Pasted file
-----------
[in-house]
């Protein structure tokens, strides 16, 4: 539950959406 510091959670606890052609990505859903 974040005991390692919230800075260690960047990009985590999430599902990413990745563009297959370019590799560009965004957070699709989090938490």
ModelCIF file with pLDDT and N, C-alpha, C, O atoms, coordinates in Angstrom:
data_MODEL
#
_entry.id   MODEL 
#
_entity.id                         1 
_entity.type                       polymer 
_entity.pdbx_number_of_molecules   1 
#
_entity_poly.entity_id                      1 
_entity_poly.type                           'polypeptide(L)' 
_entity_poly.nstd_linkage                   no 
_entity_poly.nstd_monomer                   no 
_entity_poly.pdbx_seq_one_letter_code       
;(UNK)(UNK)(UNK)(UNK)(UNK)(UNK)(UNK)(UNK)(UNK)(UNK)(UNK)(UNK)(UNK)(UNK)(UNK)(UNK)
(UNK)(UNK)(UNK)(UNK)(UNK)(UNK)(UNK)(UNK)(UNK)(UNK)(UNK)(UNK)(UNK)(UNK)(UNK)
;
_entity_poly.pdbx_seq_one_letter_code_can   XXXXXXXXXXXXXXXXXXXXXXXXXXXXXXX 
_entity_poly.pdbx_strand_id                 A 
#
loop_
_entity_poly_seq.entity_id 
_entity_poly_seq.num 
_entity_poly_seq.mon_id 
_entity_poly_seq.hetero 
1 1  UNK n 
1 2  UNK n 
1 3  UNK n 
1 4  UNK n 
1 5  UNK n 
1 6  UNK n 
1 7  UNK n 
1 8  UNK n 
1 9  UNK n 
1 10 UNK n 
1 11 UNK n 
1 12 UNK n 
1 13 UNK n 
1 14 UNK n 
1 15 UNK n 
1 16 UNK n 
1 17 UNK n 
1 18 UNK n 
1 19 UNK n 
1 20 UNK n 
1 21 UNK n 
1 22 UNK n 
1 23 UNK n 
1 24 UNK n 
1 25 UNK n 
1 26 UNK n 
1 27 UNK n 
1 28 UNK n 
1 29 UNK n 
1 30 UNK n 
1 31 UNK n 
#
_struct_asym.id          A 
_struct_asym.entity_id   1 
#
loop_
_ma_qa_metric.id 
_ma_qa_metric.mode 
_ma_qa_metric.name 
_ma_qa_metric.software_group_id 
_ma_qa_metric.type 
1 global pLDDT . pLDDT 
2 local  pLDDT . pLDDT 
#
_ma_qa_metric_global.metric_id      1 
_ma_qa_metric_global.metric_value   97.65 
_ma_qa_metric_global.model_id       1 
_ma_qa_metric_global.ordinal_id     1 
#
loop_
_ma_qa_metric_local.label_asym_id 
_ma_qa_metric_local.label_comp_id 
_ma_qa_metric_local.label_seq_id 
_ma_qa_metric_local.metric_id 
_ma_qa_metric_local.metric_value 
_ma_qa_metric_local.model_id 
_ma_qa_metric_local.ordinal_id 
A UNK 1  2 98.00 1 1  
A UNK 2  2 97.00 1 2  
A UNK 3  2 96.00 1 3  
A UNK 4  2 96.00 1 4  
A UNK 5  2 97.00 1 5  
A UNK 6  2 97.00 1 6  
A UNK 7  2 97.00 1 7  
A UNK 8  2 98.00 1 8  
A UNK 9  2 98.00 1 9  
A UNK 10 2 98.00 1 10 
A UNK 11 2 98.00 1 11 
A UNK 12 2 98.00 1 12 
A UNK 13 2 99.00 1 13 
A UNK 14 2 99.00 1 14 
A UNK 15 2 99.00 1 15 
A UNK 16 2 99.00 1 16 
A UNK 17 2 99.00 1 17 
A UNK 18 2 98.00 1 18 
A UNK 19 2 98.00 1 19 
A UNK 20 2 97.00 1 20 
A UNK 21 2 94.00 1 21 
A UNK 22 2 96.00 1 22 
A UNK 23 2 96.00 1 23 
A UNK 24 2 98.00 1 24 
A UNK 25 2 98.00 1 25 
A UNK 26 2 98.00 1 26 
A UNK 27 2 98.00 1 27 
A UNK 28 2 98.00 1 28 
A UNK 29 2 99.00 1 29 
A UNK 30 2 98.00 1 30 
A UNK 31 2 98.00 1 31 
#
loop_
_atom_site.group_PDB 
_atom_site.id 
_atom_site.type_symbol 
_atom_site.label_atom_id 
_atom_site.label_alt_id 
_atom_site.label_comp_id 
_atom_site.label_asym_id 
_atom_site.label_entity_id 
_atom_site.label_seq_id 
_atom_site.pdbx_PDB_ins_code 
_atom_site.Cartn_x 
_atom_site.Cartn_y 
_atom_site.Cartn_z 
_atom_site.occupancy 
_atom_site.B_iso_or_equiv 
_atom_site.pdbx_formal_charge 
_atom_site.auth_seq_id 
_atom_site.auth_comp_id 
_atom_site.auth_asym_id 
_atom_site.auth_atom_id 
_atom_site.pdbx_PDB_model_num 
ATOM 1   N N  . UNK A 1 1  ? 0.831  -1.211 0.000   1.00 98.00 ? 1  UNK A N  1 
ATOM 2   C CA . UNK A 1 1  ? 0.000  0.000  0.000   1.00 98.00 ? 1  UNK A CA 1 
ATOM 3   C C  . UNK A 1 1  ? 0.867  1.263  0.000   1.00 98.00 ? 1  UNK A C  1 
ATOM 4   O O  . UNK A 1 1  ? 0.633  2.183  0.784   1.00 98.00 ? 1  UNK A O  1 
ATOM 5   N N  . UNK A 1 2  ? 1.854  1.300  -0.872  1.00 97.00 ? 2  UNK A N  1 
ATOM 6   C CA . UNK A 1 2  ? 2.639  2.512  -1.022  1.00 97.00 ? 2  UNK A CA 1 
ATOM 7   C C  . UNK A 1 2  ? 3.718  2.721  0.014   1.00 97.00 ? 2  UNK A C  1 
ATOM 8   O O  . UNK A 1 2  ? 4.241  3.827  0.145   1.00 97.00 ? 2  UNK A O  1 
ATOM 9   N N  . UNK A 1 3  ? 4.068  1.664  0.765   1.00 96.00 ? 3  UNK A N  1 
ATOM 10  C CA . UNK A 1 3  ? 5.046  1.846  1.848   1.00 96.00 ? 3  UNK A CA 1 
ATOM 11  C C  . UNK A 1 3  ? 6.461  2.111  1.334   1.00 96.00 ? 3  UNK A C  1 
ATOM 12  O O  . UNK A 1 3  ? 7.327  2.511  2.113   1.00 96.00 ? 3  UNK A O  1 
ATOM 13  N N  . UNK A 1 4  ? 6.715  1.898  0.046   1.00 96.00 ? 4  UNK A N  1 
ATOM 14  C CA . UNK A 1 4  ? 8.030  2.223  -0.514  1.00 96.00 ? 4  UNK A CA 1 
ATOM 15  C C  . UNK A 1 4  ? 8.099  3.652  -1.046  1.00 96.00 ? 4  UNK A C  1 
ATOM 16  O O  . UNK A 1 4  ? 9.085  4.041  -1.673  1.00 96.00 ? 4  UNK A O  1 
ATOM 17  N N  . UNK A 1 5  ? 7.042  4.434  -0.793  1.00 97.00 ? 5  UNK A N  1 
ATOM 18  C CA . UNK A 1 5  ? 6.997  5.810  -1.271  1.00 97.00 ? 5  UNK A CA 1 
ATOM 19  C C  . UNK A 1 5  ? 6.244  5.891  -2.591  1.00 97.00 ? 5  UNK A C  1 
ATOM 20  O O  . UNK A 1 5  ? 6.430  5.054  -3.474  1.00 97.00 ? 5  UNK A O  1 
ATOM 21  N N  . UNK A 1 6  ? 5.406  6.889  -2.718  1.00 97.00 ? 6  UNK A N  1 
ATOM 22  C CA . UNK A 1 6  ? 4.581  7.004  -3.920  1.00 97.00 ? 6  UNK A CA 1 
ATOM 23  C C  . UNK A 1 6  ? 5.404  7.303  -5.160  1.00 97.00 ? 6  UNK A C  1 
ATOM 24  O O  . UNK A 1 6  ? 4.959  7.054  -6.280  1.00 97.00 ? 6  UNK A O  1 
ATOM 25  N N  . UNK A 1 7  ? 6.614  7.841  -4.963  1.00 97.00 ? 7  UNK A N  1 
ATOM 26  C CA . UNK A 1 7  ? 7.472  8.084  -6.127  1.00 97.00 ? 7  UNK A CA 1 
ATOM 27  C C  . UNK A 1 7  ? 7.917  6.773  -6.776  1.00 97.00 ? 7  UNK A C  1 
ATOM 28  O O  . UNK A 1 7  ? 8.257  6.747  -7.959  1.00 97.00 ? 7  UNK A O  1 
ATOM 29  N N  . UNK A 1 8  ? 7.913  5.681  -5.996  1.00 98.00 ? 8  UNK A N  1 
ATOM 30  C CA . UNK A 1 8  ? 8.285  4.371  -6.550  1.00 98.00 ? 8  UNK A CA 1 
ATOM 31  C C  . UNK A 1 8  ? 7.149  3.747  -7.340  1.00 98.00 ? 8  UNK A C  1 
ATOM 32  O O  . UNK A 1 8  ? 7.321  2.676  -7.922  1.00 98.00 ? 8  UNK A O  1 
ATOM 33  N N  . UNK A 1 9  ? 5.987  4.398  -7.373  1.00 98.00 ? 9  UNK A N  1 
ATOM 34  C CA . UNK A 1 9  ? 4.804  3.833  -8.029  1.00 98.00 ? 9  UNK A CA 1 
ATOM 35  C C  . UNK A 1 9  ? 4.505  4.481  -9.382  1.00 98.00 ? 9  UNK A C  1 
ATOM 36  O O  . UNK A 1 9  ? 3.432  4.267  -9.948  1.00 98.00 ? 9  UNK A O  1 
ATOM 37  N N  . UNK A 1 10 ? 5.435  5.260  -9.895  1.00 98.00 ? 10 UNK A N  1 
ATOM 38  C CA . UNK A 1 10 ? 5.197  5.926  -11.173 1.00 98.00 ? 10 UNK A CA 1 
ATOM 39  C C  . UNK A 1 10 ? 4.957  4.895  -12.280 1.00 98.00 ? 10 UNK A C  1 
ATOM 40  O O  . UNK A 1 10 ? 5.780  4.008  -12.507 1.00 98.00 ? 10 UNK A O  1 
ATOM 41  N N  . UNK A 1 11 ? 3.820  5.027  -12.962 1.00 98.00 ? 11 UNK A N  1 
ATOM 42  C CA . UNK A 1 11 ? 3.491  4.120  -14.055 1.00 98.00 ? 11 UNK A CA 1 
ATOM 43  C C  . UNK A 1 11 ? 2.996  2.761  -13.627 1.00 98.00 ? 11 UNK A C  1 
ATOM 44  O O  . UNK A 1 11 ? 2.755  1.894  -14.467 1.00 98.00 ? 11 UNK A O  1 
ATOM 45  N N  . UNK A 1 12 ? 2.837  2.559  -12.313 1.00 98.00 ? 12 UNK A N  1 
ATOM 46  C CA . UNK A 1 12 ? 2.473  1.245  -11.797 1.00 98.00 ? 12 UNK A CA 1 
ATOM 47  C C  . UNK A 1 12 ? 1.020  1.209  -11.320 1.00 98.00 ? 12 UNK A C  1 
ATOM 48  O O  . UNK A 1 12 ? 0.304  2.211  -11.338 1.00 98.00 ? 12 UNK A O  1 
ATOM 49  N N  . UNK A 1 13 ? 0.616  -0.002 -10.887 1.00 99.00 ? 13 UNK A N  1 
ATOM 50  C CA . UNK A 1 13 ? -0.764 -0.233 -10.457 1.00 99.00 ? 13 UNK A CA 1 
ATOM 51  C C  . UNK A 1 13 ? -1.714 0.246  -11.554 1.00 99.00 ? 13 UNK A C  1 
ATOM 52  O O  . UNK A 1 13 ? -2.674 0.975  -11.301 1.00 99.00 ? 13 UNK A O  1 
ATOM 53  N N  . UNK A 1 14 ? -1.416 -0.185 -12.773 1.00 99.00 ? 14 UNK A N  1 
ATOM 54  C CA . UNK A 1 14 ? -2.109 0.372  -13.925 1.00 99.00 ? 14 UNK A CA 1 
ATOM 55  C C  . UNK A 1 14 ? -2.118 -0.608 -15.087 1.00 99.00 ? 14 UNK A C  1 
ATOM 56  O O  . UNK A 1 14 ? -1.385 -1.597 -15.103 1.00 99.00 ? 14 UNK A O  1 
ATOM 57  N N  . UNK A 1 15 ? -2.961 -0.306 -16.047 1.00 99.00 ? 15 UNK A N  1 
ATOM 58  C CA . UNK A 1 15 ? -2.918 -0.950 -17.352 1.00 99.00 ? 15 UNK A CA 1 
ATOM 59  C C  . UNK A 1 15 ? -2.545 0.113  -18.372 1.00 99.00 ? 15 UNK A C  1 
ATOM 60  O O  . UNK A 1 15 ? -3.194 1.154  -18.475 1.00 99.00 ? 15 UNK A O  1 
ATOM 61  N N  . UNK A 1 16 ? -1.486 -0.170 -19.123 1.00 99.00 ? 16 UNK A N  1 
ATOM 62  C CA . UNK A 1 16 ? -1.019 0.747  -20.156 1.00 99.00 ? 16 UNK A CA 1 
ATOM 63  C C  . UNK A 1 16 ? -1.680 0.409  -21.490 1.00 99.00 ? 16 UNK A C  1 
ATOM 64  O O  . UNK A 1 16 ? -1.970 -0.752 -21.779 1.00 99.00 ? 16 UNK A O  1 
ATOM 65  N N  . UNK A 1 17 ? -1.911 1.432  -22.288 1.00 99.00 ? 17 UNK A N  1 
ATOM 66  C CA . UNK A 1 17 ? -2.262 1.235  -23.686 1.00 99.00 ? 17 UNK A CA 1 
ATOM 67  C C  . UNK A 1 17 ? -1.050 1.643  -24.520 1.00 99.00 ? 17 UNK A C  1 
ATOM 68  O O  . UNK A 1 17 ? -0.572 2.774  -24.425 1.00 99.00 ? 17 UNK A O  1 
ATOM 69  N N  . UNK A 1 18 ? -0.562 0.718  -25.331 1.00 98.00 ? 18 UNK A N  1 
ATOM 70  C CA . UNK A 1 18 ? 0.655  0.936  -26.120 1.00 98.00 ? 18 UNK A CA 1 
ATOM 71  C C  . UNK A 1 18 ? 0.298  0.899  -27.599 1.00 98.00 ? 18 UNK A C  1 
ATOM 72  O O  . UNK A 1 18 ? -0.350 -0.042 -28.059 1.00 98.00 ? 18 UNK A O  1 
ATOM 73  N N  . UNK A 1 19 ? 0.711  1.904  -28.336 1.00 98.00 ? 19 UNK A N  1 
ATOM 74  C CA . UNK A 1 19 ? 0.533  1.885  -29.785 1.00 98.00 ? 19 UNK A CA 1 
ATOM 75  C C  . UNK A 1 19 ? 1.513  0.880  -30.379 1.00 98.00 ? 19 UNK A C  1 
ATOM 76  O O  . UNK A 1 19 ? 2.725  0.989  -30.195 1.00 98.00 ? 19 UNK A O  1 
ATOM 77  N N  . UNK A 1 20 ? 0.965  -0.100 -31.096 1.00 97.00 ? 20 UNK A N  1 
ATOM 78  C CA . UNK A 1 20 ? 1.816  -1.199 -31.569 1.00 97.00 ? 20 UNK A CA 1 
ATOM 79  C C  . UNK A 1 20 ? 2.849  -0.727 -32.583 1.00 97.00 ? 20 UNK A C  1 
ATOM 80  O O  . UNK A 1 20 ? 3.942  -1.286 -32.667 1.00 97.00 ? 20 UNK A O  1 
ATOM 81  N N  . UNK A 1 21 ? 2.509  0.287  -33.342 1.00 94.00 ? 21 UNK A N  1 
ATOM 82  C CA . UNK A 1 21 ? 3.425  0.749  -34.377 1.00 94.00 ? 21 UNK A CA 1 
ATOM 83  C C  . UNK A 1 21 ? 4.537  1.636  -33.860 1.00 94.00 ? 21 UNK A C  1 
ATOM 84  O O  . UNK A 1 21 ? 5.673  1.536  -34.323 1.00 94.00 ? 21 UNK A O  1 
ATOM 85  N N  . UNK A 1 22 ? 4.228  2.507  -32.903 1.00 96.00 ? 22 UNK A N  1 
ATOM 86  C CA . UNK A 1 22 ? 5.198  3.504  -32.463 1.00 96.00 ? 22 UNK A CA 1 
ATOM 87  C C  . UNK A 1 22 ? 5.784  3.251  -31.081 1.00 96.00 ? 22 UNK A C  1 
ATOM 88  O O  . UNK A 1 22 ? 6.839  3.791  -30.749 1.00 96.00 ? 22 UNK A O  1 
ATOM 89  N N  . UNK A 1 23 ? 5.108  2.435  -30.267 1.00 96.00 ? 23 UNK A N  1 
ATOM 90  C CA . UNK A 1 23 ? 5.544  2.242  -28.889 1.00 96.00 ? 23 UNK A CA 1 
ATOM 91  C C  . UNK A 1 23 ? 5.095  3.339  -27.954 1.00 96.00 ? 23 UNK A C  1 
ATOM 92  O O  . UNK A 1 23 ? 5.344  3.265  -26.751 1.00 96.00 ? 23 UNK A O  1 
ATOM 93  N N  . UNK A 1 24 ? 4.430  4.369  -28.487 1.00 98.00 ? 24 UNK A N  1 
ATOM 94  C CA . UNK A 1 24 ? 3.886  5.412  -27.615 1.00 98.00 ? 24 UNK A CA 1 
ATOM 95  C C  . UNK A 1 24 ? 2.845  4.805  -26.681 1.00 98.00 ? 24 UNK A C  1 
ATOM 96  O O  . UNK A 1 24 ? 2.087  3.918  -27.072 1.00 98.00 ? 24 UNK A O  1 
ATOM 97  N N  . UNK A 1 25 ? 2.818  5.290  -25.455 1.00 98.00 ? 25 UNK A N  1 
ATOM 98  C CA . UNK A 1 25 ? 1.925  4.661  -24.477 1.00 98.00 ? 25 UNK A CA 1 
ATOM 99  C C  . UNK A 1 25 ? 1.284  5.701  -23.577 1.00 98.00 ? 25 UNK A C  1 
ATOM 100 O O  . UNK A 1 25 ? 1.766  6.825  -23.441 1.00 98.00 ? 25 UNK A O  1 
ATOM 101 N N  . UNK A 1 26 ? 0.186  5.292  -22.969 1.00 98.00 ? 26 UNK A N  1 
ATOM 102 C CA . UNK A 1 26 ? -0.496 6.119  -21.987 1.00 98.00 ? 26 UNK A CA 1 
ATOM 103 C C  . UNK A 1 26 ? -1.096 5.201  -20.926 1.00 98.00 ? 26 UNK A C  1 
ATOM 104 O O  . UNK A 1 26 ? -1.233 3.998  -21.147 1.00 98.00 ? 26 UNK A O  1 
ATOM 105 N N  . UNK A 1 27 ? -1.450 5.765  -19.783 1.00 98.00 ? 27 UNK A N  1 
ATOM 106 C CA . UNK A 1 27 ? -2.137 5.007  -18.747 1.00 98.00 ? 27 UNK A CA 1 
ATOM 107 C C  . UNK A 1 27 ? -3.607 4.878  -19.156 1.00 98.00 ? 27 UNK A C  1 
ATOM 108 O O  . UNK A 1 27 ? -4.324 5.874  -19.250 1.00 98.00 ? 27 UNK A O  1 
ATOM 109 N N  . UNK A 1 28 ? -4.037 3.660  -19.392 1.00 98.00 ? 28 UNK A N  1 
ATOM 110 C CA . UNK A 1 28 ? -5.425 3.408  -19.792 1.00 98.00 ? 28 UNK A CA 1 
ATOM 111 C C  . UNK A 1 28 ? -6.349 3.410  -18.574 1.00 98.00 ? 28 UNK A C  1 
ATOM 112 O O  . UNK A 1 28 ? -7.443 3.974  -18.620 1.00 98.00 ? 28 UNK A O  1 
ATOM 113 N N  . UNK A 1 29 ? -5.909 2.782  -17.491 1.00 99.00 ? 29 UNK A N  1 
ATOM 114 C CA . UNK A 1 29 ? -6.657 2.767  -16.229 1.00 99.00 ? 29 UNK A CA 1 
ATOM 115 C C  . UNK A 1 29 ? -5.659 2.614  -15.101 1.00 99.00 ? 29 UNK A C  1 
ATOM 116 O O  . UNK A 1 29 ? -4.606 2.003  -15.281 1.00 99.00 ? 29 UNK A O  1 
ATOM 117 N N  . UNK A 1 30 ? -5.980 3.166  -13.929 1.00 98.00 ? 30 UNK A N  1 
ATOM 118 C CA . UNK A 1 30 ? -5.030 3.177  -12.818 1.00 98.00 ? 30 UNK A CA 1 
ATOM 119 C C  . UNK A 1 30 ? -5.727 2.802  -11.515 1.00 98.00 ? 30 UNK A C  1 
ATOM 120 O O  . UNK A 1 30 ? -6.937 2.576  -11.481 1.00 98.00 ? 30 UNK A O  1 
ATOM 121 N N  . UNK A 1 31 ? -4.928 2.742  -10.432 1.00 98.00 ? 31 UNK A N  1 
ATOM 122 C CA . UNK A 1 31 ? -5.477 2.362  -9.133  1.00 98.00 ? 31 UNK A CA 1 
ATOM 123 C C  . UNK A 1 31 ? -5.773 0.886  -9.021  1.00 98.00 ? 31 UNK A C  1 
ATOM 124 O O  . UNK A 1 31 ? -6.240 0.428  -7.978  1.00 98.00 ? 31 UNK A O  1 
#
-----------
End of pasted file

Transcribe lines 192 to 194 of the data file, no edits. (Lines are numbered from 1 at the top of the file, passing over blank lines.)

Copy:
ATOM 54  C CA . UNK A 1 14 ? -2.109 0.372  -13.925 1.00 99.00 ? 14 UNK A CA 1 
ATOM 55  C C  . UNK A 1 14 ? -2.118 -0.608 -15.087 1.00 99.00 ? 14 UNK A C  1 
ATOM 56  O O  . UNK A 1 14 ? -1.385 -1.597 -15.103 1.00 99.00 ? 14 UNK A O  1 